Had he lived, the Rev. Dr. Martin Luther King Jr., would be 90 today.
For many, his work remains a true and enduring symbol of uplift, particularly African-Americans. He is considered one of the most admired men in the world. In essence or ironically, whichever way you want to see it, he became the manifestation of his dream that men be judged by the content of their character and not by the color of their skin.
We are light years away from his dream of a colorblind society. But we believe that we can still climb that mountaintop that he did summit.
We don’t want to say progress has not been made, just not nearly enough to fulfill his
dream. Dr. King’s legacy is about much more than electoral politics, as important as greater representation of African-Americans, people of color and women would be to him. His signature fight, of course, was for the right to vote through nonviolent action.
He would be somewhat gratified by the results of his work but not so happy that the power of the vote has subsequently been diluted and discarded through gerrymandering. As a result, we have only had two blacks elected to Congress in Massachusetts. Boston is also the only city in Massachusetts without an elected school board. Recent voting improprieties, shenanigans and court rulings in Florida, Georgia and Texas would have certainly been challenged by Dr. King in order preserve the sanctity of the vote he fought so hard to attain.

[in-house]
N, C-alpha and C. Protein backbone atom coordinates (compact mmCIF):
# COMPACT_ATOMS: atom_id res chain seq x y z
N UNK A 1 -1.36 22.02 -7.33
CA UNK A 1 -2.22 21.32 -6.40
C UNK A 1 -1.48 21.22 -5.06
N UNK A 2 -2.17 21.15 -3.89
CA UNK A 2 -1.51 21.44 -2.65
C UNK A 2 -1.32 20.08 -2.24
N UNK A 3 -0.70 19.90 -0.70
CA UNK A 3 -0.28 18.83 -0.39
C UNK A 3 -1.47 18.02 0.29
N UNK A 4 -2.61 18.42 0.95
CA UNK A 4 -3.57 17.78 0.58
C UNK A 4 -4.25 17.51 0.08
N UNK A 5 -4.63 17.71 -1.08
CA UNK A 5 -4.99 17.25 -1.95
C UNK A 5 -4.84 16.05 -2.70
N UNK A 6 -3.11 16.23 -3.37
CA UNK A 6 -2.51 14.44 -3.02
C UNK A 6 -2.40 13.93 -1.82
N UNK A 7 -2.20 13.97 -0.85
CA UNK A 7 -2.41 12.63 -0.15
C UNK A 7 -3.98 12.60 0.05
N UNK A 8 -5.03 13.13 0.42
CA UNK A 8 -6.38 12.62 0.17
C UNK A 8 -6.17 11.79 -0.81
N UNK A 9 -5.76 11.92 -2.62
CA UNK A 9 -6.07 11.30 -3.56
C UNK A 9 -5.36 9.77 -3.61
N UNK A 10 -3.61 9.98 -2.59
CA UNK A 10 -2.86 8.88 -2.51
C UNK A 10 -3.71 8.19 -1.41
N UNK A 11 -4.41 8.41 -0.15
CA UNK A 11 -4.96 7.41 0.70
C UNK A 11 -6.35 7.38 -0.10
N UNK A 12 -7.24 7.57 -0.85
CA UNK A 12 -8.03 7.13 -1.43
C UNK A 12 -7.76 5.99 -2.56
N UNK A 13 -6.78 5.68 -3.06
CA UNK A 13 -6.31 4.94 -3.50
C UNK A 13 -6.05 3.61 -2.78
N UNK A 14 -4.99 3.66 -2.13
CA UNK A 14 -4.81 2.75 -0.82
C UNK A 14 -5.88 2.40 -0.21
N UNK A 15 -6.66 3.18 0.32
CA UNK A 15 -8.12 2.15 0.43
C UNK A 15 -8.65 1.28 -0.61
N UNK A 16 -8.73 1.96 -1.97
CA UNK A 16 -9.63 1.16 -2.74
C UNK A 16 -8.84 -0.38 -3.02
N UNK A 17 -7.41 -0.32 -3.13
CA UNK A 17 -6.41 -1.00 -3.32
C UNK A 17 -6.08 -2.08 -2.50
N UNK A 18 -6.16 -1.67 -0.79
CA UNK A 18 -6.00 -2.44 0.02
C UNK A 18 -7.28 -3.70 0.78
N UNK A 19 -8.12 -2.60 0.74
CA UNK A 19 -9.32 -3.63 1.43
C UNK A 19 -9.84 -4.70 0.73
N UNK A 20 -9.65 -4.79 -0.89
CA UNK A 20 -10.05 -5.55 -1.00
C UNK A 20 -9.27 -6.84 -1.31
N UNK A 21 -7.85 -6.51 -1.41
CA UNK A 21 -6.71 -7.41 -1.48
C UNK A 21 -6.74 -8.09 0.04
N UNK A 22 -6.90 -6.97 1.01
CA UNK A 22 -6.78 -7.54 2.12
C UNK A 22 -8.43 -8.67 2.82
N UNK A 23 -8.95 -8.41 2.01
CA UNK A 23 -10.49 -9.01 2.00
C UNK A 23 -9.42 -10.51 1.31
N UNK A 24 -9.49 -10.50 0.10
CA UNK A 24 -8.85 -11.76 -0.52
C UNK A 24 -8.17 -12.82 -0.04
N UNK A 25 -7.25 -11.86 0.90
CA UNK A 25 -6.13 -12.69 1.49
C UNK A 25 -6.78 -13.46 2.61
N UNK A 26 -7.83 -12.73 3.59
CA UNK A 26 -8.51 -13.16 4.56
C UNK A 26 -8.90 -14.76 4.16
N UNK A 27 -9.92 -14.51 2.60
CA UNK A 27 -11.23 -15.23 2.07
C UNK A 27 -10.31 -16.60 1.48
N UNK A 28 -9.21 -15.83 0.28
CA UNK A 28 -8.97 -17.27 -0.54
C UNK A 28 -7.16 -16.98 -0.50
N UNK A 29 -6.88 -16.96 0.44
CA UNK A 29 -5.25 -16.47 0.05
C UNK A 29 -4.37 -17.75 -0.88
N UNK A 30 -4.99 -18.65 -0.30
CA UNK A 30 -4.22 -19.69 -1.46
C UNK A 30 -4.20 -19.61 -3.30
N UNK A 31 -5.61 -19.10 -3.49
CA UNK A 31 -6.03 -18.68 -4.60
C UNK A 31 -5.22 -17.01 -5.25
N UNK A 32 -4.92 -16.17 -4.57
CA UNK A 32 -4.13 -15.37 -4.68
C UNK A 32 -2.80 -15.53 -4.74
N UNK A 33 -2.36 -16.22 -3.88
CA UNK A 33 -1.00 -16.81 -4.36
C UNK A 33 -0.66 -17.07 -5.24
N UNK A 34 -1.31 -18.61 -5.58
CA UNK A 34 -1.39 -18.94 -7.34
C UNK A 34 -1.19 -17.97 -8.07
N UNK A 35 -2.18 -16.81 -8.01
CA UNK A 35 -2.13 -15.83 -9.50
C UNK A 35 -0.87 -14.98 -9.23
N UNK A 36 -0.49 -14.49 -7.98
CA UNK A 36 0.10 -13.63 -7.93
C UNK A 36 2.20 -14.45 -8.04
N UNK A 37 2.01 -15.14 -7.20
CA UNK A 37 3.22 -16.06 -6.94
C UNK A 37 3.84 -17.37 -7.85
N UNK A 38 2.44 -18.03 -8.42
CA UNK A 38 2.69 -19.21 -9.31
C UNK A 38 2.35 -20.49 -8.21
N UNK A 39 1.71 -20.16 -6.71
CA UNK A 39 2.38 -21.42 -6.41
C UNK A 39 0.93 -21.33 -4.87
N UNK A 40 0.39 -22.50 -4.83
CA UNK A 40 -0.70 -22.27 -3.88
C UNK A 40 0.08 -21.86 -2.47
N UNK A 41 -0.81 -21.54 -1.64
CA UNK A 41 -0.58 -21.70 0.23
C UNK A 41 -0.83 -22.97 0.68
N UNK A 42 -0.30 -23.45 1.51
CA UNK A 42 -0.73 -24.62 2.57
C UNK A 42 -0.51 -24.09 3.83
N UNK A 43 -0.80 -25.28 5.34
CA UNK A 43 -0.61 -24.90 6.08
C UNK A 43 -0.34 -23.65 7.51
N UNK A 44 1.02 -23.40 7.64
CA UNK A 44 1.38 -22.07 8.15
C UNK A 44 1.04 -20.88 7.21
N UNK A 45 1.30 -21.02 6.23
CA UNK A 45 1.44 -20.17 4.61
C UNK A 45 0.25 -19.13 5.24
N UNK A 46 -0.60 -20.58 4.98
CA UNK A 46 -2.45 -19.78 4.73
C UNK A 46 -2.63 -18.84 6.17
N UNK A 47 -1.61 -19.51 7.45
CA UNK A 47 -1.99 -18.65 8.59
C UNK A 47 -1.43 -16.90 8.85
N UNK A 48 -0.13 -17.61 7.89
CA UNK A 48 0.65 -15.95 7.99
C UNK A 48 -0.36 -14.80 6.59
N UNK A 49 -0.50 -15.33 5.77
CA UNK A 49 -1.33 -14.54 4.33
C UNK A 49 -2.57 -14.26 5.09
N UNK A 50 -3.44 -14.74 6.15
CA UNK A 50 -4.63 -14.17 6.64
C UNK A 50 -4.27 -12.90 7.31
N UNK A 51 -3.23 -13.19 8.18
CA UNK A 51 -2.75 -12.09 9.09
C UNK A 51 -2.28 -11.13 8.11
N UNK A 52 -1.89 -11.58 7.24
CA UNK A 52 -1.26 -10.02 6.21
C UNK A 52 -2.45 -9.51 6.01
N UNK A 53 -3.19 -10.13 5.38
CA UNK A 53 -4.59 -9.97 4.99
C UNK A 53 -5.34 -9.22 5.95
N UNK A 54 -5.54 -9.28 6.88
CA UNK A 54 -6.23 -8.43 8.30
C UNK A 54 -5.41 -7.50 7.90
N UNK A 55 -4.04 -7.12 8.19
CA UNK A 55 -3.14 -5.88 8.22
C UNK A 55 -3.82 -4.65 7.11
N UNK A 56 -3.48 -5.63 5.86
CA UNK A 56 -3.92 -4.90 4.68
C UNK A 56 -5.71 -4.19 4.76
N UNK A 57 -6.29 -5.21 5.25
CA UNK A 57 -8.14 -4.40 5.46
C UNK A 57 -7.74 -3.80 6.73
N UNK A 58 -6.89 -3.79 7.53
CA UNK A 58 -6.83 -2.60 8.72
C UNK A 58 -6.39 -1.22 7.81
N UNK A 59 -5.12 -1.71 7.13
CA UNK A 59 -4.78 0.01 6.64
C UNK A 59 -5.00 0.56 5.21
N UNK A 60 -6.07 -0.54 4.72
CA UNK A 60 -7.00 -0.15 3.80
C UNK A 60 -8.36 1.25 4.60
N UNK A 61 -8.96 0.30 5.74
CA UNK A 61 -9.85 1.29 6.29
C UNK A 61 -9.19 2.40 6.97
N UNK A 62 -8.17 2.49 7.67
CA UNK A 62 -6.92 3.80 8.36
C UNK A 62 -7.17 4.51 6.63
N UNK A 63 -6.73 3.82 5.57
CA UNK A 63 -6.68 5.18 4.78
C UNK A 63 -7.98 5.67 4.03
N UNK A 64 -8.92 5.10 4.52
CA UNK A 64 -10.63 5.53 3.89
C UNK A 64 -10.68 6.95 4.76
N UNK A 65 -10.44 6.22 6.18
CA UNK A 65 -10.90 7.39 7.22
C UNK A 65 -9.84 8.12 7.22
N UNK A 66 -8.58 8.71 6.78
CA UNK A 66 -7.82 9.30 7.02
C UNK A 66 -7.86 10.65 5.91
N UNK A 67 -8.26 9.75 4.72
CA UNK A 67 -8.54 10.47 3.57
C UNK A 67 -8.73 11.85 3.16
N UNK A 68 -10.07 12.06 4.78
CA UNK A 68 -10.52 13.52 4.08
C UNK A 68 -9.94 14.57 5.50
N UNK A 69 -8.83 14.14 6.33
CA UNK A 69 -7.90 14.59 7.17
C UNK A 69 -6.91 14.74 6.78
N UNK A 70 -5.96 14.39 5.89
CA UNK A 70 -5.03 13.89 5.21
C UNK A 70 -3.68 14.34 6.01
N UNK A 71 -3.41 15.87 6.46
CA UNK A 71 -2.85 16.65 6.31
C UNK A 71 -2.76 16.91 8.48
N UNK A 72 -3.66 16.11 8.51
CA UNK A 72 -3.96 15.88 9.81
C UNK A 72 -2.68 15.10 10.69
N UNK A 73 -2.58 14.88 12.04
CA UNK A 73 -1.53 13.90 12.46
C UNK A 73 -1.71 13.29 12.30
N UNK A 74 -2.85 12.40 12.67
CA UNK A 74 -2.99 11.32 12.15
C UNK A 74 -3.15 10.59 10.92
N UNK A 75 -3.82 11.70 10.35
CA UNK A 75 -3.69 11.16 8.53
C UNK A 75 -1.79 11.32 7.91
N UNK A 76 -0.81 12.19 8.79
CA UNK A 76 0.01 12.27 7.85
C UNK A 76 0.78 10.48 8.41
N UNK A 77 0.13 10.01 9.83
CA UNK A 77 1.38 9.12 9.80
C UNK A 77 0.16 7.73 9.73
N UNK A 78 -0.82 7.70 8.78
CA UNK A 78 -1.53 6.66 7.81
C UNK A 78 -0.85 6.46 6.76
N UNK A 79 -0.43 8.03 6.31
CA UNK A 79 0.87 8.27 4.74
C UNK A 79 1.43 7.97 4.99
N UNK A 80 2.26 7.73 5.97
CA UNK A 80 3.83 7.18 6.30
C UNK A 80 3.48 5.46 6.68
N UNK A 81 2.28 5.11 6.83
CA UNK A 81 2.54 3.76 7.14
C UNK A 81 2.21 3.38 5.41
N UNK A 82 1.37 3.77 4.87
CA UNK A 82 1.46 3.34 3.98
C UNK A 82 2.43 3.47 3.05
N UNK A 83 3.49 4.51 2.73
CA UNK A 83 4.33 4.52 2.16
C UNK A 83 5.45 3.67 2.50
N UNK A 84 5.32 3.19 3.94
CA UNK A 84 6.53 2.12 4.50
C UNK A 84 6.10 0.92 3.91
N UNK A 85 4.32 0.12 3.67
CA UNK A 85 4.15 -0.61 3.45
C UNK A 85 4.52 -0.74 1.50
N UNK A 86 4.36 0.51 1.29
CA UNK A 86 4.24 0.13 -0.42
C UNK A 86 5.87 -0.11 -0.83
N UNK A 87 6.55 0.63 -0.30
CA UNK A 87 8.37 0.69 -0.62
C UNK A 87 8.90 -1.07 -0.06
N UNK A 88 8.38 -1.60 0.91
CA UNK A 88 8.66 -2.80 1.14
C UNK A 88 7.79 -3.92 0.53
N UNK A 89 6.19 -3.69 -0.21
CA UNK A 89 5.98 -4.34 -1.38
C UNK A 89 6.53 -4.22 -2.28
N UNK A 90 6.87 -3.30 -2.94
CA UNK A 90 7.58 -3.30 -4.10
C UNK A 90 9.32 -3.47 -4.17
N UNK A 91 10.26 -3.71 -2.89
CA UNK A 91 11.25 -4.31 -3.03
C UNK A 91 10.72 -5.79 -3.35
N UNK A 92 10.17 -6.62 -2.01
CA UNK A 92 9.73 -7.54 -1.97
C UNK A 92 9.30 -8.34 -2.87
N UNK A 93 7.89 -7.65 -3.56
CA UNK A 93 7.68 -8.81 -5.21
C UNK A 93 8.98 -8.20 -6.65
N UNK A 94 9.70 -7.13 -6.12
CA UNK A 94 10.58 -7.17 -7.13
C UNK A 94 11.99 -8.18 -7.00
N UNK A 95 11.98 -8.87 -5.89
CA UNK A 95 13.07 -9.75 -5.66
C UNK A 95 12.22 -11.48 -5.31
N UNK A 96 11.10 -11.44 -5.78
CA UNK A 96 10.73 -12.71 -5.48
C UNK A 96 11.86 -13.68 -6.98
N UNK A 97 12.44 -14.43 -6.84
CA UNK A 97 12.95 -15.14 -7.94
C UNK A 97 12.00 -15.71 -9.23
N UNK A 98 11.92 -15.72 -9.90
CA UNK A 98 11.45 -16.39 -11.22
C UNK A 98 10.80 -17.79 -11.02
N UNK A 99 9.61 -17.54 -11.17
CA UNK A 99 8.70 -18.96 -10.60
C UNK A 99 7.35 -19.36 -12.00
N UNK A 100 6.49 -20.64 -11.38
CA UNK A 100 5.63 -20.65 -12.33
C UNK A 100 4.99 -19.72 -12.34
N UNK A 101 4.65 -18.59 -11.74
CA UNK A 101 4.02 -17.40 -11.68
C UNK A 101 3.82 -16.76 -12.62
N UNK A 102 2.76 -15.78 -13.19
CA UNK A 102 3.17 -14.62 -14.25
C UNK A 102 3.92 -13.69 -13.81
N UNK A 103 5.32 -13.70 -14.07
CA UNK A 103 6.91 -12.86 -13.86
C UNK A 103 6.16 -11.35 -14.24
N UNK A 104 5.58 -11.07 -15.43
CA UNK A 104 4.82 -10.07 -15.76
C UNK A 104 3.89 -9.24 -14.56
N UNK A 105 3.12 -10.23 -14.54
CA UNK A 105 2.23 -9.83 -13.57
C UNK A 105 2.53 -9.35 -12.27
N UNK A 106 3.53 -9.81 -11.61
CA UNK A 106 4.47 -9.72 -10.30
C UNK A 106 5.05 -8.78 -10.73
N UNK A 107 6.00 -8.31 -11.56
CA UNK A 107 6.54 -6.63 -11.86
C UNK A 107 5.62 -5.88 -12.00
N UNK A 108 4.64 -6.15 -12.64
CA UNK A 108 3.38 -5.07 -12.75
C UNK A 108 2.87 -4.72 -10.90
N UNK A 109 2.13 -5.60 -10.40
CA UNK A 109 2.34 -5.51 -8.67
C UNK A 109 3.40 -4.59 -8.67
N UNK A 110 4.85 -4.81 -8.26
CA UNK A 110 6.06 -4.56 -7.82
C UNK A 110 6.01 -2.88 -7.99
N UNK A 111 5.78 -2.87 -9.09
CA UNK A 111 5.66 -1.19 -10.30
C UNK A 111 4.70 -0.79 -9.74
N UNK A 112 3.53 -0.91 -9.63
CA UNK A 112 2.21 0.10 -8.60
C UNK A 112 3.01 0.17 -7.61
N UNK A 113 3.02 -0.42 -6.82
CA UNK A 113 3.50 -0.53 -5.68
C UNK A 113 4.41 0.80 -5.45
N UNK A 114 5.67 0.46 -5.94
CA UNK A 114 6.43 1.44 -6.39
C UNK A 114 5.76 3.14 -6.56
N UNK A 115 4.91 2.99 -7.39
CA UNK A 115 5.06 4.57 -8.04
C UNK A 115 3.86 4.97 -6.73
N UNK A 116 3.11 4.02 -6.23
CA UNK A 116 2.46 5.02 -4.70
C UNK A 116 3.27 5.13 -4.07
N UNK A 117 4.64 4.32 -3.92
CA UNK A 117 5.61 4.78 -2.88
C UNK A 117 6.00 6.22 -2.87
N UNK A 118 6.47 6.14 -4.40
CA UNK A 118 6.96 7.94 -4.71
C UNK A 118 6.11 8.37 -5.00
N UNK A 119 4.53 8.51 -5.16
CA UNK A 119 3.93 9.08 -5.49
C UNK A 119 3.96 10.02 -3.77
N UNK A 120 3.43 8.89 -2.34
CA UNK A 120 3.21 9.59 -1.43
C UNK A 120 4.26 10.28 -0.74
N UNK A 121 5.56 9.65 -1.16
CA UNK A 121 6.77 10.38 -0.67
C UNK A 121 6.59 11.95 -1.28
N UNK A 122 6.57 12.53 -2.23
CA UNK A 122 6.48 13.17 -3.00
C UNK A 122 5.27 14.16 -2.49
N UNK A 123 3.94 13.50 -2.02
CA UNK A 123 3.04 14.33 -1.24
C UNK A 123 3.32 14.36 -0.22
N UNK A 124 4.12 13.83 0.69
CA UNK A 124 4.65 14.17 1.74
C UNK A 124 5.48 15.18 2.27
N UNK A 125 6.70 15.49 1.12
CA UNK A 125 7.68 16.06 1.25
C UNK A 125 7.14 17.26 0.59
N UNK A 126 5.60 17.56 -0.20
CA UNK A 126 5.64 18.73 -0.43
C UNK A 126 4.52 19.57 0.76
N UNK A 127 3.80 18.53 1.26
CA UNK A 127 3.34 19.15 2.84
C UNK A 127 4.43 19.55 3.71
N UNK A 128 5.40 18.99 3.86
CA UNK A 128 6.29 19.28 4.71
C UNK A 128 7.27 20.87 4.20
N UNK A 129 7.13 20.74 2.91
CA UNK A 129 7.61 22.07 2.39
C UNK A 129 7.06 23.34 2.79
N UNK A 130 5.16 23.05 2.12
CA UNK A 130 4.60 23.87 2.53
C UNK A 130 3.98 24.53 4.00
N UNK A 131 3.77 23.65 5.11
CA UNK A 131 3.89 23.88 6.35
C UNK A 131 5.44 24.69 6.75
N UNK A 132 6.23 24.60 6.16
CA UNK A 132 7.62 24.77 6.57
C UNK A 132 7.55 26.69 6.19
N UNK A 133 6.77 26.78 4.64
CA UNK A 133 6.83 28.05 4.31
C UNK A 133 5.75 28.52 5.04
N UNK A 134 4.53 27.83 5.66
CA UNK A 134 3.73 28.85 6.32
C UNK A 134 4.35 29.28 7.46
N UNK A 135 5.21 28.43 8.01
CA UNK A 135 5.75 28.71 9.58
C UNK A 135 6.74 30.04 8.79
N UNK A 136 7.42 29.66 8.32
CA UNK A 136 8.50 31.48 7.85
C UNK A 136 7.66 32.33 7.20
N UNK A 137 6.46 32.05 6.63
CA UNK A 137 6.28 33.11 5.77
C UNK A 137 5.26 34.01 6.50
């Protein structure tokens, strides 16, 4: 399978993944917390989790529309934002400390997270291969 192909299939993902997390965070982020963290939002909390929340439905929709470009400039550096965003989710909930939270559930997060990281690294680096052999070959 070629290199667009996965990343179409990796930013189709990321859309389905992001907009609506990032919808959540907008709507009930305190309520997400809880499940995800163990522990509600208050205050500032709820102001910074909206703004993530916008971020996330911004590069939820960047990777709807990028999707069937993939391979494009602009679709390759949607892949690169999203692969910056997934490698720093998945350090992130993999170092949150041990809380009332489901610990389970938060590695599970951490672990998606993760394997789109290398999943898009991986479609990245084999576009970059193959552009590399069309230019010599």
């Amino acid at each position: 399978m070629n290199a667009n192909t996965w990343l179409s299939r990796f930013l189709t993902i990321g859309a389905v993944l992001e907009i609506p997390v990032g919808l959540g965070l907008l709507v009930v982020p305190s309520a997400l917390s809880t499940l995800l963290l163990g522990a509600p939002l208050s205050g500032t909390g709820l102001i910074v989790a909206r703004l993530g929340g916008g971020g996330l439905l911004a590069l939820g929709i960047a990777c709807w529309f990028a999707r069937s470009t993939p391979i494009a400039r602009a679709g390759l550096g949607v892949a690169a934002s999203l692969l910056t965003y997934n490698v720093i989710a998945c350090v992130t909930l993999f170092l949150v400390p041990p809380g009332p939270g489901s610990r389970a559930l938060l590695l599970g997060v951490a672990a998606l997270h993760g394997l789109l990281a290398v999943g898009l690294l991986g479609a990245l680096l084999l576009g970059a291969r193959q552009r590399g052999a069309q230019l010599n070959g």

Through all of the challenges, Dr. King’s life, work and values continue to motivate and inspire, as they did Paul English, who has championed the construction of a memorial to the civil rights leader and his wife, Coretta.
Some may not readily connect Dr. King to economics. But it should go without saying that a bedrock of the civil rights movement is economic in nature, whether it was the bus boycott or other economic sanctions against injustices. Dr. King’s last act before his assassination was the fight for fair pay for Memphis sanitation workers. Today, Dr. King would see economic disparity among our people and no doubt engage in breaking down barriers to achieving parity.
A most wonderful hallmark of Dr. King’s legacy is his challenge to us, the African-American community, to work for our own empowerment. When a recent Federal Reserve report showed the worth of a white family to be $234,000 compared to $8 for an African-American family, former Sen. Dianne Wilkerson began mapping out the basics to the road to financial recovery.
We are on a journey to the dream of Dr. King. And that journey may not be over in this lifetime but as Dr. King did for us we shall do for others and those to come after us.
Dr. King stated, “I have a dream that my four little children will one day live in a nation where they will not be judged by the color of their skin, but by the content of their character.” We are fighting for your dream Dr. King!
Happy birthday Dr. King.